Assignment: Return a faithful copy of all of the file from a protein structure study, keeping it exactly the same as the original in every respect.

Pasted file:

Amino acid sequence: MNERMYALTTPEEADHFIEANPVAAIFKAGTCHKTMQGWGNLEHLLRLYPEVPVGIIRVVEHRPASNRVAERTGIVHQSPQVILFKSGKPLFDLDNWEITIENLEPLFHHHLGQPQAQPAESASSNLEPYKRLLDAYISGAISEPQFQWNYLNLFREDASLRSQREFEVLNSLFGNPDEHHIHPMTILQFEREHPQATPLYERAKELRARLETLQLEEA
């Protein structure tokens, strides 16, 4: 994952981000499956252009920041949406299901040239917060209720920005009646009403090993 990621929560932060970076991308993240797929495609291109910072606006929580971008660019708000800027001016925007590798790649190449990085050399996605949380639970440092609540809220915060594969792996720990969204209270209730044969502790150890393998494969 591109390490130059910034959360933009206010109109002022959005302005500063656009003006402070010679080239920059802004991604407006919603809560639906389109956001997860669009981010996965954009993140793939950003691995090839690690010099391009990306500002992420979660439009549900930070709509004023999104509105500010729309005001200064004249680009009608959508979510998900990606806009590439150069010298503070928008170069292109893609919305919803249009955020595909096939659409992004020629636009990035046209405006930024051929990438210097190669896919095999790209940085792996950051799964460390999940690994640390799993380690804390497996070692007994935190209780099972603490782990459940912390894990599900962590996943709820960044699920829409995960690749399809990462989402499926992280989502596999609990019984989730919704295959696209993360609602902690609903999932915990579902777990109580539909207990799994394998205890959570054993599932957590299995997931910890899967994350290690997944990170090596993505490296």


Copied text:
Amino acid sequence: MNERMYALTTPEEADHFIEANPVAAIFKAGTCHKTMQGWGNLEHLLRLYPEVPVGIIRVVEHRPASNRVAERTGIVHQSPQVILFKSGKPLFDLDNWEITIENLEPLFHHHLGQPQAQPAESASSNLEPYKRLLDAYISGAISEPQFQWNYLNLFREDASLRSQREFEVLNSLFGNPDEHHIHPMTILQFEREHPQATPLYERAKELRARLETLQLEEA
């Protein structure tokens, strides 16, 4: 994952981000499956252009920041949406299901040239917060209720920005009646009403090993 990621929560932060970076991308993240797929495609291109910072606006929580971008660019708000800027001016925007590798790649190449990085050399996605949380639970440092609540809220915060594969792996720990969204209270209730044969502790150890393998494969 591109390490130059910034959360933009206010109109002022959005302005500063656009003006402070010679080239920059802004991604407006919603809560639906389109956001997860669009981010996965954009993140793939950003691995090839690690010099391009990306500002992420979660439009549900930070709509004023999104509105500010729309005001200064004249680009009608959508979510998900990606806009590439150069010298503070928008170069292109893609919305919803249009955020595909096939659409992004020629636009990035046209405006930024051929990438210097190669896919095999790209940085792996950051799964460390999940690994640390799993380690804390497996070692007994935190209780099972603490782990459940912390894990599900962590996943709820960044699920829409995960690749399809990462989402499926992280989502596999609990019984989730919704295959696209993360609602902690609903999932915990579902777990109580539909207990799994394998205890959570054993599932957590299995997931910890899967994350290690997944990170090596993505490296």